Finally, when your child is assigned to a school, plan to volunteer in the classroom and to attend PTA. That's easiest to do in elementary school (teens are less thrilled to see you in class in middle school and high school) -- and it gives you the best view of what's going on in class, and the best access to teachers and the principal, if you have any ideas to improve your child's learning experience.

My opinion is that you and your child will do well at any of Albany's three elementaries. Merry


My daughter is entering second grade at Marin School in Albany and we could not be happier. Her kindergarten and first grade years were wonderful. She learned a lot, made friends, and thrived. Her first grade teacher in particular was phenonomenal. There are people on my block whose kids attend Cornell and Ocean View, and they are also very happy with the schools.

The parent community at all three elementary schools is involved and active. The schools are wonderfully diverse. The budget problems are signigicant, but the parents and teachers are all dedicated to providing a great educational experience for the kids. It's wonderful to go to a community public school -- a lot of kids and parents walk to school, for example.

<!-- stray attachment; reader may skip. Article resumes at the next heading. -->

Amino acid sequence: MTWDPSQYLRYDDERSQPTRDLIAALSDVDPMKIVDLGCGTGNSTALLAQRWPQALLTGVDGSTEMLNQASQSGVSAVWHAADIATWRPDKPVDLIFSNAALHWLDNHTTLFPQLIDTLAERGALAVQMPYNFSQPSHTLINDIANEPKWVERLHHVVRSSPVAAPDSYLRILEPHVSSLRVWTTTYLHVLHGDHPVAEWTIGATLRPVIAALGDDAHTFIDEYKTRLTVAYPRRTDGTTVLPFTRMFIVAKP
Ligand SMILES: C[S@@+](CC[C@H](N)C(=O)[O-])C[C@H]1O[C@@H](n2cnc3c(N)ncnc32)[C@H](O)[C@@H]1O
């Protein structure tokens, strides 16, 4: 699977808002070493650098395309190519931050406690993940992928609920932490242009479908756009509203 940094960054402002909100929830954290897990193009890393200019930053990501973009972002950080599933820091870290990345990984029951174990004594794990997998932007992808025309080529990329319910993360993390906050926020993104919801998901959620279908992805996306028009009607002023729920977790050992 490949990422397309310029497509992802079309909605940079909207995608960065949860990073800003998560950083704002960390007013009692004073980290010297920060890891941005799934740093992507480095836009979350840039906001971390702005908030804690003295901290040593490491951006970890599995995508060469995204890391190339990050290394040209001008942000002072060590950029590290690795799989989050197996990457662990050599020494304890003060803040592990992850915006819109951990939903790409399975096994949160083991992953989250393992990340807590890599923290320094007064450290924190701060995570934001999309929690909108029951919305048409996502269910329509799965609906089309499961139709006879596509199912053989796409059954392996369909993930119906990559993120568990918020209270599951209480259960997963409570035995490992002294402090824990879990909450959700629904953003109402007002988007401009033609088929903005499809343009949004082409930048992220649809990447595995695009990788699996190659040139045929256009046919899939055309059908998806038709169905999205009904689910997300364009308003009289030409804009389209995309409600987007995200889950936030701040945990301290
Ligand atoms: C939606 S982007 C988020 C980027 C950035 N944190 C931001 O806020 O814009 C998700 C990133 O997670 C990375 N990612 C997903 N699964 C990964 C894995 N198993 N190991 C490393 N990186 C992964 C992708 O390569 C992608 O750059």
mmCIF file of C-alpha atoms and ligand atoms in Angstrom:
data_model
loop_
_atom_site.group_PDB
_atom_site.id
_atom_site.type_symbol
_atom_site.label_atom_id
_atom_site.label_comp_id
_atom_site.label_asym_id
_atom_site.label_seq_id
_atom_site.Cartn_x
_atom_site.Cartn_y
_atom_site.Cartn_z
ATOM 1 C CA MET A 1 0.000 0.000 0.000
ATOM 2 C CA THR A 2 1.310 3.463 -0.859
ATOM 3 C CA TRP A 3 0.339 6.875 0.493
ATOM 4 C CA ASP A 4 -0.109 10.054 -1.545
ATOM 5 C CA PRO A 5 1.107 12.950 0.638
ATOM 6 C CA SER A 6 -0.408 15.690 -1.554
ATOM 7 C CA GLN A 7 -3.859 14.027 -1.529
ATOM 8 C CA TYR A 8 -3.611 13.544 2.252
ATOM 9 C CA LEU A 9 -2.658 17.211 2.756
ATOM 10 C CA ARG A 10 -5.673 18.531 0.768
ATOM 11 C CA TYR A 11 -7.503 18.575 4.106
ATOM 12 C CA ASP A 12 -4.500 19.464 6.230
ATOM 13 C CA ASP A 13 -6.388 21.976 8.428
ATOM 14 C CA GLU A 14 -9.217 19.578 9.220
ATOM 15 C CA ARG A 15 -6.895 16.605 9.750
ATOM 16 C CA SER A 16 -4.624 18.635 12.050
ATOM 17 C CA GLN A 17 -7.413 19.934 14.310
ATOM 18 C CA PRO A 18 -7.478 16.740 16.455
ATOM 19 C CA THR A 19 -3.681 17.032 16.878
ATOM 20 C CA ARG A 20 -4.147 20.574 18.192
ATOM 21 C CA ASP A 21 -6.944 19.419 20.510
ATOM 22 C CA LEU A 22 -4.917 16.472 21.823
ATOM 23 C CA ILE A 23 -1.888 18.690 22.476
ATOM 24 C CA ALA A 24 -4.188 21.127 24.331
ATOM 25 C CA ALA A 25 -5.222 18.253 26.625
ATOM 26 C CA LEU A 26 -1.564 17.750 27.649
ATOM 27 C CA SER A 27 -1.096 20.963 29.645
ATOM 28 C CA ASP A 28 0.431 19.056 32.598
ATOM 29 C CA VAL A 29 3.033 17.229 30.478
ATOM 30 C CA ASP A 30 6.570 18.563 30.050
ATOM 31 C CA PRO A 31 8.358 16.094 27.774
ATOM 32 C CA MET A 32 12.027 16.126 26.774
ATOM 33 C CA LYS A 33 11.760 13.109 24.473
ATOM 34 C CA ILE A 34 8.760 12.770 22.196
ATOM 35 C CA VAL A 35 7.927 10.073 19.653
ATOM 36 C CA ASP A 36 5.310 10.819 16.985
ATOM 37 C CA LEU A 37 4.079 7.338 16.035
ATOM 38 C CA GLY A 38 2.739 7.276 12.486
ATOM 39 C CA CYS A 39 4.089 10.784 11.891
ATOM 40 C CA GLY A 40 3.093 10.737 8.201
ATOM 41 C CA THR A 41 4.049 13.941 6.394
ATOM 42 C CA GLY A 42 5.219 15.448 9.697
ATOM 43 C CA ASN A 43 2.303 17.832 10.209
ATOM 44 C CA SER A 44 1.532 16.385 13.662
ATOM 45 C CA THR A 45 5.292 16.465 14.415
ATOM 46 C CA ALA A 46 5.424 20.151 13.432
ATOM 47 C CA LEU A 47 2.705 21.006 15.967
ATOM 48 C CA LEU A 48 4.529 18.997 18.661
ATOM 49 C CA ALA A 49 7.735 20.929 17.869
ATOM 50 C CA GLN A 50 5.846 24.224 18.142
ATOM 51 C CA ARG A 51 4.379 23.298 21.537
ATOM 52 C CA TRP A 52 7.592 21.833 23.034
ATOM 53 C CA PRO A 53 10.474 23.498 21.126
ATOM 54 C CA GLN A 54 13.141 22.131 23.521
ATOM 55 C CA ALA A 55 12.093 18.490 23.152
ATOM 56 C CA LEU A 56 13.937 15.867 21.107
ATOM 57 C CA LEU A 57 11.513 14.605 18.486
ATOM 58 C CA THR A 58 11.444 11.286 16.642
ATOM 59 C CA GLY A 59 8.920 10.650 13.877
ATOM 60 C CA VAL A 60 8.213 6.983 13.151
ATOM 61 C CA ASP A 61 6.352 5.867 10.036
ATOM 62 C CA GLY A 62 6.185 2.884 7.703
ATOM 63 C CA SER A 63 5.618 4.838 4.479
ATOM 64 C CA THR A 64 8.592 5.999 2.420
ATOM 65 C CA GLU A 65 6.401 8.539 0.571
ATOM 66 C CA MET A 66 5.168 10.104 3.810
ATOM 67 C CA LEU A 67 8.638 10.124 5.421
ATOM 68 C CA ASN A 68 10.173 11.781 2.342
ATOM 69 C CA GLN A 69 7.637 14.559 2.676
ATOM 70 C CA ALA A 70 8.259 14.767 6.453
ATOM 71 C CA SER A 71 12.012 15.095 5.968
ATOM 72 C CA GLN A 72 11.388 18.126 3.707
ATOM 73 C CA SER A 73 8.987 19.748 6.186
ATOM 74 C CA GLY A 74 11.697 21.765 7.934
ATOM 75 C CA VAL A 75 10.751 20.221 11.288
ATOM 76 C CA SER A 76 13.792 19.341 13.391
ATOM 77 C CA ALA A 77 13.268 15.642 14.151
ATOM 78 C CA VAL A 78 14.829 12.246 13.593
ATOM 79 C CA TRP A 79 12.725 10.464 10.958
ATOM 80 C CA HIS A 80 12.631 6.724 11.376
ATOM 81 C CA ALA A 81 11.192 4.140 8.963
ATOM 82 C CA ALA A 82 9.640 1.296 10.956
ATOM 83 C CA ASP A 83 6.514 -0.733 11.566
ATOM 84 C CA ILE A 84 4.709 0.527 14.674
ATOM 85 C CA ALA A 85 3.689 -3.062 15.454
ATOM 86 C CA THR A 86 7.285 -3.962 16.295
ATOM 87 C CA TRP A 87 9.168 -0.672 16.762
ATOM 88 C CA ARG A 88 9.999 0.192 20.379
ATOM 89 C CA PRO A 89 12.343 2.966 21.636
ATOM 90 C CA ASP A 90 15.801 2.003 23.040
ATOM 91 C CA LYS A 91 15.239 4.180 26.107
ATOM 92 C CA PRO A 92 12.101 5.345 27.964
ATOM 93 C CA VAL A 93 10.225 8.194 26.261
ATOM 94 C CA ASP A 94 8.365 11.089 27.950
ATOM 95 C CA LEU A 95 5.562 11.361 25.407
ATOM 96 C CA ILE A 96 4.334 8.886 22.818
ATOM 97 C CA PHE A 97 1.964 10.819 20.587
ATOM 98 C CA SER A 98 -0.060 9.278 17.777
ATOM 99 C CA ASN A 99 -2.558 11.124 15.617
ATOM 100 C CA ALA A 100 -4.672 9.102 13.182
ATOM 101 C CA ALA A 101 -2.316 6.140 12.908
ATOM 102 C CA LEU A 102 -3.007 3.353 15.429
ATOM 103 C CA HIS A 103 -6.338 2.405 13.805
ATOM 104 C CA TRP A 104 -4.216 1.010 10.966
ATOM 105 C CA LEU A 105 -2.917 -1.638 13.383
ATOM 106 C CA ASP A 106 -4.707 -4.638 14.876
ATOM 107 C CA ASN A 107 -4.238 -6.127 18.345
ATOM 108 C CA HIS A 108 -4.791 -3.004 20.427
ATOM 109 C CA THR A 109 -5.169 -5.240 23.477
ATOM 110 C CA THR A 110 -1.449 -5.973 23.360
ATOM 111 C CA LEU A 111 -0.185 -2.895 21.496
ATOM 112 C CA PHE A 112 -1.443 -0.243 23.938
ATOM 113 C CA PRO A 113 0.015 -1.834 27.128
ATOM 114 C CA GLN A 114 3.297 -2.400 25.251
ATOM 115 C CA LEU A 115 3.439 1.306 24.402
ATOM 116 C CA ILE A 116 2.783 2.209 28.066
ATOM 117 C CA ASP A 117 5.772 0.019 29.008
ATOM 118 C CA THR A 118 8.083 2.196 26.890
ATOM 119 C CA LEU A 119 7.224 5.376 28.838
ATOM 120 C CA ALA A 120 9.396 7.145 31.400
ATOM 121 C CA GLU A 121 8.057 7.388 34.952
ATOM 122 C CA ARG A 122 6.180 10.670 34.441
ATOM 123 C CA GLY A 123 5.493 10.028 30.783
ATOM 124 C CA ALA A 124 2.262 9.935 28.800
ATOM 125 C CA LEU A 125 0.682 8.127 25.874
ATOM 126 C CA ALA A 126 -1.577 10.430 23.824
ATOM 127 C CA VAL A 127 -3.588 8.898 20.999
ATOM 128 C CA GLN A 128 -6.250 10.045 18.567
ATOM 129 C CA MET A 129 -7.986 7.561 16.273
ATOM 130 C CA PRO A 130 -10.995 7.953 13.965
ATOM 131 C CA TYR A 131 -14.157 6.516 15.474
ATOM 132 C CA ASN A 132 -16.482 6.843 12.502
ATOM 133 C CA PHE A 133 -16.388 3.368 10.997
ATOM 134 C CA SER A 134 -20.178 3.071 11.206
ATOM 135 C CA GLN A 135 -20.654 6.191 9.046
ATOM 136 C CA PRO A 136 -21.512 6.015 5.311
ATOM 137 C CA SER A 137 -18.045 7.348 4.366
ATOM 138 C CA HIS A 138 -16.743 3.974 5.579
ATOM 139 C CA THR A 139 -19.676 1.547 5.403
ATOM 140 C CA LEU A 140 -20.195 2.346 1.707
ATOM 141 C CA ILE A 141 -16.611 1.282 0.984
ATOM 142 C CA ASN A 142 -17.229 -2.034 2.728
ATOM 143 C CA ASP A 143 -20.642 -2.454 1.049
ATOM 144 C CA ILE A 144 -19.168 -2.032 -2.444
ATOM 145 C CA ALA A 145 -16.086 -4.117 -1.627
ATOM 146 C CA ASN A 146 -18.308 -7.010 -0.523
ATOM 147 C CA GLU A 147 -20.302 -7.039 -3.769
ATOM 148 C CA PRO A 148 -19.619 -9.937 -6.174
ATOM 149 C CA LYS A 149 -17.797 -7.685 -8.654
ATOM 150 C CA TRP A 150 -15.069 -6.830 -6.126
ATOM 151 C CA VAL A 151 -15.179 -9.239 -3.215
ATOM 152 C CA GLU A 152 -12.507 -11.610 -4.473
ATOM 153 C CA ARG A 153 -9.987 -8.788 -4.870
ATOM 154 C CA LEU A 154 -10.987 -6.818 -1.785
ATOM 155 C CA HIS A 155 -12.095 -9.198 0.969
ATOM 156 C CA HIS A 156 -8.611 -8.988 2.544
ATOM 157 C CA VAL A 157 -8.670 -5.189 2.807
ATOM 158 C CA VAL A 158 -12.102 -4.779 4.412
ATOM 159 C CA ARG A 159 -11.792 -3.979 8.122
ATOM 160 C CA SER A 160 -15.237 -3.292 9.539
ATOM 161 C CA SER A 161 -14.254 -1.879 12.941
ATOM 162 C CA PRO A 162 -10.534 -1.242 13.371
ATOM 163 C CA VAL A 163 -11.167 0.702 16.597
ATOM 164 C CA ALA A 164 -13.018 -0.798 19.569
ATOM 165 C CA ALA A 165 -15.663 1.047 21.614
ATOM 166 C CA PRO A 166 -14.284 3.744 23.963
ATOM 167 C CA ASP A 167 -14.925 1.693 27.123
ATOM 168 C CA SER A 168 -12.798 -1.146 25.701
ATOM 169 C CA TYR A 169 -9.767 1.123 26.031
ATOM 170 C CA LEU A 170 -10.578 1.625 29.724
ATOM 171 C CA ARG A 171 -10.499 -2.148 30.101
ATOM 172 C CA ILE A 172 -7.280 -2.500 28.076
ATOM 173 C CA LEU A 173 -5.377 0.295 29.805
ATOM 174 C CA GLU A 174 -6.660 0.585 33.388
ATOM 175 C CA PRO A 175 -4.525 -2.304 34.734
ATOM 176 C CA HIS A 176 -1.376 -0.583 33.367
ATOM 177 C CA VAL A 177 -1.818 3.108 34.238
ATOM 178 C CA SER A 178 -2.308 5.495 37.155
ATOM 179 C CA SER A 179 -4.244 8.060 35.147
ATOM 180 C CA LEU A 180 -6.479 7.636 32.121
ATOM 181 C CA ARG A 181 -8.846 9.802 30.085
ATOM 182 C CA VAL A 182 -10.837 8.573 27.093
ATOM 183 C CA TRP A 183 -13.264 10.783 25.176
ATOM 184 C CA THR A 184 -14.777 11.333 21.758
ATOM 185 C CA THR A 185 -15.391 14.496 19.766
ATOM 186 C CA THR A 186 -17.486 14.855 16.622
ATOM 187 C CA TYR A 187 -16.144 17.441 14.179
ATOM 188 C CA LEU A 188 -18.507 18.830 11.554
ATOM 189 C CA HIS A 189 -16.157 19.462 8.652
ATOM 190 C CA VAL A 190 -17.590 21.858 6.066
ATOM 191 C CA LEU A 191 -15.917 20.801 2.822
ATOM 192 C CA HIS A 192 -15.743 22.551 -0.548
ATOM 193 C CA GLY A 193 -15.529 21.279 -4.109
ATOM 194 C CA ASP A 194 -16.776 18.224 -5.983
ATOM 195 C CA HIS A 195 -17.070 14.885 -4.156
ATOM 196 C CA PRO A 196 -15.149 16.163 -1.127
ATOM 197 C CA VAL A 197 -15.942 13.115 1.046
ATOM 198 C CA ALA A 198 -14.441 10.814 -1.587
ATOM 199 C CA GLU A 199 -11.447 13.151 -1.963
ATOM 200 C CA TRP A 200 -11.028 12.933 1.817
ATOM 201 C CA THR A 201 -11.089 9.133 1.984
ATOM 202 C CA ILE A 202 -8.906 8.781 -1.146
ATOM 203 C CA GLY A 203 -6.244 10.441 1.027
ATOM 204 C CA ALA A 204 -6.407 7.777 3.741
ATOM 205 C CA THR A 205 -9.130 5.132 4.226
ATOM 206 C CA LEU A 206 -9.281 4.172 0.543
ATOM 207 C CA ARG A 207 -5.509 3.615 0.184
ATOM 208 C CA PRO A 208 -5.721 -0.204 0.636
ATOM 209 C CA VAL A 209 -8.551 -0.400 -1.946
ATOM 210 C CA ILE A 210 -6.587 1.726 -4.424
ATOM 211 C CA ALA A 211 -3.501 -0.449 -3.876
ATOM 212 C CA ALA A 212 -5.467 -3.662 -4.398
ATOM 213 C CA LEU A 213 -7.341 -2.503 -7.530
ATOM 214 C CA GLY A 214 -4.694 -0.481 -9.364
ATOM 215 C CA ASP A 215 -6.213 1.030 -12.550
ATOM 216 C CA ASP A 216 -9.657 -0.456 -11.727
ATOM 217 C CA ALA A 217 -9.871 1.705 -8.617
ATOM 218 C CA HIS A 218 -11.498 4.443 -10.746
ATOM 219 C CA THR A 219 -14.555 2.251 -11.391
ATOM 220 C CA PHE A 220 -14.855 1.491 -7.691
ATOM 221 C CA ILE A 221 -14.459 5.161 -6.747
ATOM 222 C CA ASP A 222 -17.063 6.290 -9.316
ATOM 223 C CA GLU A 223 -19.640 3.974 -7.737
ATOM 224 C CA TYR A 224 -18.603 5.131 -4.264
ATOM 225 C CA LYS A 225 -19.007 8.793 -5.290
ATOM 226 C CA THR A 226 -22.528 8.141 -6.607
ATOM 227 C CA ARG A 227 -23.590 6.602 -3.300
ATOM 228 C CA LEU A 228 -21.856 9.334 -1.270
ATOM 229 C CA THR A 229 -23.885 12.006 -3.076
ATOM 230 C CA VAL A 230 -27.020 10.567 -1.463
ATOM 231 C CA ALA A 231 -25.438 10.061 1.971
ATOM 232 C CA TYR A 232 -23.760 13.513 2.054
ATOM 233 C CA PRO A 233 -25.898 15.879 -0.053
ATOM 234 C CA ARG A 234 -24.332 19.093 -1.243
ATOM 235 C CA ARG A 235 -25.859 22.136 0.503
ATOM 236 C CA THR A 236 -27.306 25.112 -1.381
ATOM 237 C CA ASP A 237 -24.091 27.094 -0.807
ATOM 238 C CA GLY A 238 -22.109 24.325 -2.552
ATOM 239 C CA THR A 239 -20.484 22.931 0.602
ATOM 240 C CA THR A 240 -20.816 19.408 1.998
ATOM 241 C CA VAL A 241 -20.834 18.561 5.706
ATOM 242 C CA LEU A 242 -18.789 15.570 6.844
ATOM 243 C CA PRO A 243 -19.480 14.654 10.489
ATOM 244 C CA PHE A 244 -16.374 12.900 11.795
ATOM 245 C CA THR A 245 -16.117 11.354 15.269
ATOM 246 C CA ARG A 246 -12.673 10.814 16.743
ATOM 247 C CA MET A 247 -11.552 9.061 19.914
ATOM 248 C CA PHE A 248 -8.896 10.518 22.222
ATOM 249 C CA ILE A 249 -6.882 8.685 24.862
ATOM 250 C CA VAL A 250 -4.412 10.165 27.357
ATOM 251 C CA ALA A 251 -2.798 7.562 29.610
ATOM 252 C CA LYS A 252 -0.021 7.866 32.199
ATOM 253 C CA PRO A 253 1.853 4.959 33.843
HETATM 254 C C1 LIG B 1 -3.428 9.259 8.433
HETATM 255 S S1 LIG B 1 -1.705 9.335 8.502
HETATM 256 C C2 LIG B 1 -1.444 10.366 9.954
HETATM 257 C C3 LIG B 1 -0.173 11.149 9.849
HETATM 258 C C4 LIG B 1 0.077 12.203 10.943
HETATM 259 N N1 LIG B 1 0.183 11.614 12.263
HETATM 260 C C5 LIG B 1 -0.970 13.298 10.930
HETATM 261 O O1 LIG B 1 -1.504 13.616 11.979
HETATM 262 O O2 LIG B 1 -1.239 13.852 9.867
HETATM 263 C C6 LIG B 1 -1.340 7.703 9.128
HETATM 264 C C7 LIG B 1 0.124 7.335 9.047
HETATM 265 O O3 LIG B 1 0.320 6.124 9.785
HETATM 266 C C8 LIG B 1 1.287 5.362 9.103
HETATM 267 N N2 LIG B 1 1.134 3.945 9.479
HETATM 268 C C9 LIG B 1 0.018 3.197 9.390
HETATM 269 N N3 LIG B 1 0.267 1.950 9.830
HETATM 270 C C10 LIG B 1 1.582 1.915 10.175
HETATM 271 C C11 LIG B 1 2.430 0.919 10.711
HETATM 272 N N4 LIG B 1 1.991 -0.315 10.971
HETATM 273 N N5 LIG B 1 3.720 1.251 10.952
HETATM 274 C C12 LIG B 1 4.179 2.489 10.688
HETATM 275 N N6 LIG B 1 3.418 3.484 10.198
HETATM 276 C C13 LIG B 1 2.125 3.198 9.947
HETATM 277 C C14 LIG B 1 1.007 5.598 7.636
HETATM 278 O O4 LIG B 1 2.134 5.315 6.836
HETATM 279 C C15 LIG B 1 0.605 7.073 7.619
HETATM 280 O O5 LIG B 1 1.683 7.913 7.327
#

We are very happy with the Albany schools thus far and feel fortunate to be a part of this district. Anon


Cornell, Marin and Ocean View elementary schools in Albany are great. There are happy parents and good principals at all three places. Ocean View students have scored slightly better on state tests. Parents of Marin students are particularly ecstatic about the teachers and principals there. Cornell is a school with an especially diverse community.

Standard & Poors compared the 350 school districts in California. Albany was one of about thirty districts that out-performed its peers. [Around 15% of Albany students are economically disadvantaged. Albany students, on average, scored higher than students in other California school districts with similar demographics.]

State test scores for the 2004/05 school year will be released on August 15. Test scores do not tell the whole story; but, they do provide some useful information. Debbie


General Comments about Albany Schools

Oct 2002

Re: Kindergarten Options in Albany

Our older two kids also attend Albany schools, but went to kindergarten through second grades at now-defunct Vista, so I can't speak to Marin or Cornell for kindergarten. The big advantage to Ocean View for kindergarten, in my view, (in addition to the excellent teachers), is for parents needing onsite child care. It is also available at Marin, but I understand that there the kindergarteners are mixed in with 1st and 2nd graders, while at Cedars it's only kindergarteners.

After having had kids at the elementary, middle and high school levels, I can say the following about Albany schools:

* My children have had (particularly in elementary school) dedicated, enthusiastic and excellent teachers. There appear to be a few more duds in the higher grades, but overall I think the teaching staff is amazing.